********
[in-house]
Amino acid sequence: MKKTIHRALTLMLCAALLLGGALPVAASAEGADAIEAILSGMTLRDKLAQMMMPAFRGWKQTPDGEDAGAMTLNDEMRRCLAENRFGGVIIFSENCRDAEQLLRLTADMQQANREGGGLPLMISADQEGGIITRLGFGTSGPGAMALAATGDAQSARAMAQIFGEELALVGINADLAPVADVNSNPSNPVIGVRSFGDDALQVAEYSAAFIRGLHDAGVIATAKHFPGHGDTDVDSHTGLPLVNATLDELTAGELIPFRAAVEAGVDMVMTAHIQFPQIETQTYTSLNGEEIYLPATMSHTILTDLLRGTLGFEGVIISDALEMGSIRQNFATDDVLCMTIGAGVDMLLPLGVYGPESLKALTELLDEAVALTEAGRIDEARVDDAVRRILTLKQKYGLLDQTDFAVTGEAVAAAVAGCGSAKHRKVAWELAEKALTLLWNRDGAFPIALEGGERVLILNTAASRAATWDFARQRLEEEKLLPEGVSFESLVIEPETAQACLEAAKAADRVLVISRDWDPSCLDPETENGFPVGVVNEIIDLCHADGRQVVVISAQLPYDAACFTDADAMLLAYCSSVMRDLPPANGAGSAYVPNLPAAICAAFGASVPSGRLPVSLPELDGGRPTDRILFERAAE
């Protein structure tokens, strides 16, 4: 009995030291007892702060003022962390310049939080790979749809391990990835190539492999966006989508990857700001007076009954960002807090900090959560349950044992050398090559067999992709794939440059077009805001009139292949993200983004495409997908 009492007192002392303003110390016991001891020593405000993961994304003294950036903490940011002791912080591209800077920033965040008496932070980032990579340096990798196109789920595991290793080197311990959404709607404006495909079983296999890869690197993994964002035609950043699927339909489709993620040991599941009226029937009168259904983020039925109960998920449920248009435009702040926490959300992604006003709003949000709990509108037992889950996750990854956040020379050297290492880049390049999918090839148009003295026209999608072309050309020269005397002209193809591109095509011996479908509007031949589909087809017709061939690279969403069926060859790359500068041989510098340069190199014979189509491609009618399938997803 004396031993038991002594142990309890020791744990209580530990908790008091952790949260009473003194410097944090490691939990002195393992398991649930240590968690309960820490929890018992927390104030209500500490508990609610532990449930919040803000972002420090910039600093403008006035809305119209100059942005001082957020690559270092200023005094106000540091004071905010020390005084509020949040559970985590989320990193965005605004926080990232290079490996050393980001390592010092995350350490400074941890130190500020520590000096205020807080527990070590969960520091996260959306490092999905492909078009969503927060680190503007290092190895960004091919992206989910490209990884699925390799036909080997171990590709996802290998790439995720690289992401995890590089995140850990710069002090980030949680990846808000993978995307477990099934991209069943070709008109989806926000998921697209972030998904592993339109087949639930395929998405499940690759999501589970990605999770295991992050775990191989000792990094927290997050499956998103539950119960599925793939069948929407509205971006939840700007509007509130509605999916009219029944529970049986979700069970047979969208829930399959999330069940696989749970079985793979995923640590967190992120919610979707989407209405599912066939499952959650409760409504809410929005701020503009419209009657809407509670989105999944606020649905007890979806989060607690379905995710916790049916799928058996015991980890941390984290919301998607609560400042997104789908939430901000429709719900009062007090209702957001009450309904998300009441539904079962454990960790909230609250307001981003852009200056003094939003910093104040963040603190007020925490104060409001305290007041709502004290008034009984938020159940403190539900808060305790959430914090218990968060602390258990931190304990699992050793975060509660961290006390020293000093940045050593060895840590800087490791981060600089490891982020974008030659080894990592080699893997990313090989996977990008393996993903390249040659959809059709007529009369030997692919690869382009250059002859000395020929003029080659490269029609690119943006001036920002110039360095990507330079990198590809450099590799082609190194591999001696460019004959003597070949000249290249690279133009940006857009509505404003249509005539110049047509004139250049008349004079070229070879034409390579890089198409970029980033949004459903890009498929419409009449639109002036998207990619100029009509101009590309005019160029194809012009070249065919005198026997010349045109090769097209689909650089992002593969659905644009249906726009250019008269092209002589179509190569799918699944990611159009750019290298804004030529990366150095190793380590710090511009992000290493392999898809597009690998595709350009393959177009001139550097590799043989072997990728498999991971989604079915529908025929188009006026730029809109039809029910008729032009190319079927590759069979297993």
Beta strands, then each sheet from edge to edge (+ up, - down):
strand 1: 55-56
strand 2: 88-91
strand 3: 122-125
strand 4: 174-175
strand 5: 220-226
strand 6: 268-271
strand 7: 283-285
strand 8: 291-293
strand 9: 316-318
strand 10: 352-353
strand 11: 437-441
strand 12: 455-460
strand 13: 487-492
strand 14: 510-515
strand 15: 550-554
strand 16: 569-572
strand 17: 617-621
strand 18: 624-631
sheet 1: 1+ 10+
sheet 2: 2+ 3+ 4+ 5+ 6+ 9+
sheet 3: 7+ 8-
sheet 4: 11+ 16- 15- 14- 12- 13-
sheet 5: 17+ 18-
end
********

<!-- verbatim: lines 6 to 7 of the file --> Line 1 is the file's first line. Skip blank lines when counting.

strand 2: 88-91
strand 3: 122-125